Growth Rates: Seasonal Growth

This is part 4 of our series on Growth Rates, previous segments are available in our archives.

In our exploration of growth rates so far, we’ve made an implicit assumption that your business would grow at roughly the same rate all year. This is not true for most businesses! Some business will grow rapidly during some months and contract during others. Take the example of an ice cream truck: during the summer months business will be brisk and grow rapidly, only to shrink in the fall and winter as the weather gets colder outside.

In highly seasonal businesses, understanding growth is even harder but also more important. It won’t be obvious from your charts whether you are growing, as evidenced by the following revenue chart for a seasonal business over two consecutive years:

seasonalgrowth

We need to rethink our original assumption about growth, since in these businesses calculating growth by comparing one month to the previous month is not a good measure of growth. If you don’t believe me, this is the naive growth rate for the business in the example above in the second year:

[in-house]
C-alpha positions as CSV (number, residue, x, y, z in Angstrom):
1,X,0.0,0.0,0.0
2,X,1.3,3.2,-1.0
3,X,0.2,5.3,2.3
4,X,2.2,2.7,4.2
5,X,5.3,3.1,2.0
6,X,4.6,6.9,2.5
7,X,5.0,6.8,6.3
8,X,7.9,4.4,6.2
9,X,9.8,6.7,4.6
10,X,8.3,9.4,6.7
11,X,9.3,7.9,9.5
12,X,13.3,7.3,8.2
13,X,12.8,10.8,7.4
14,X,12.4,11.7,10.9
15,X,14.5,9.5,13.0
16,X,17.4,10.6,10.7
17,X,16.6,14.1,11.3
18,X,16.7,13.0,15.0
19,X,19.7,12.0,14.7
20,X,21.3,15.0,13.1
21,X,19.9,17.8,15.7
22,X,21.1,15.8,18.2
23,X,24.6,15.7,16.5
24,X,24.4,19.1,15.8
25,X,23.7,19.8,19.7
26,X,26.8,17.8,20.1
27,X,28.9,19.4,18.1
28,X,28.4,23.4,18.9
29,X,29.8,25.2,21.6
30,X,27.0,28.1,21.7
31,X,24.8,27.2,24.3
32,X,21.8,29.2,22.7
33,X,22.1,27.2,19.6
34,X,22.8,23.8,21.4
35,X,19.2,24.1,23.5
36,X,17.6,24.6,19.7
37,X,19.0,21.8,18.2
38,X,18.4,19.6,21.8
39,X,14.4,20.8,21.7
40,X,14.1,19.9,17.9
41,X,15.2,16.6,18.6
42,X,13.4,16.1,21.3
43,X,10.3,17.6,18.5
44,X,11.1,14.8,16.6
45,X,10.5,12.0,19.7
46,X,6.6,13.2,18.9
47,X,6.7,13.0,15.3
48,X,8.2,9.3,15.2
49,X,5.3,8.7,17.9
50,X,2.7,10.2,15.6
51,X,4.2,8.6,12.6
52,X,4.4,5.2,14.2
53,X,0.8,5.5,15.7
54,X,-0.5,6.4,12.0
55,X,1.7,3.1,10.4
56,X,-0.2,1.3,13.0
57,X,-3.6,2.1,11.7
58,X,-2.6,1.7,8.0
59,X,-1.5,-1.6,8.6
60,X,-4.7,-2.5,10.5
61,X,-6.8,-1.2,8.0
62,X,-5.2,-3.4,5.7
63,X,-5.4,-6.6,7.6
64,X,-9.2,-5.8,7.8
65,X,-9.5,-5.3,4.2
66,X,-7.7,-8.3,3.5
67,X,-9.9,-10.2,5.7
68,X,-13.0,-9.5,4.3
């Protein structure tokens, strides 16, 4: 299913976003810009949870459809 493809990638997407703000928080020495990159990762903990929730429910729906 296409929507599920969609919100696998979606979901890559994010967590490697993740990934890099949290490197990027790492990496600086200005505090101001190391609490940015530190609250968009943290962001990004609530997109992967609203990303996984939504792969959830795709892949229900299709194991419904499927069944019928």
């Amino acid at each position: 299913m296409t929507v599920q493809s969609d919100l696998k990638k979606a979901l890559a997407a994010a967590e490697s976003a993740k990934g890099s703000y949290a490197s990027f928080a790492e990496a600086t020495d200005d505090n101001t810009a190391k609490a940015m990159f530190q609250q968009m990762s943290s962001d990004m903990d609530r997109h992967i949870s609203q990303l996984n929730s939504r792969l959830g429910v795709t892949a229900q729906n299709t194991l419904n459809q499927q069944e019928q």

seasonalgrowth2

It is hard to make much from that chart as it jumps from positive to negative growth rates and back again. All we can discern is that the summer months are bad for business, but are we growing?

 

We can do much better than that! Let’s compare each month to that same month from the previous year, which was the same time of year (season). You can see that below:

seasonalgrowth3

Our growth ranges from 20% to 30% reliably until December when it jumps significantly.

That is much more useful and something we can work with to understand how our decisions are impacting the business. If your business is seasonal you might want to use a similar approach as it makes growth easier to understand and more relevant for your business.


Tomorrow we’ll finish our series on growth by discussing how to predict your growth rate into the future.
Quote of the Day: To everything / There is a season (turn, turn, turn)” The Byrds (adapted from Pete Seeger)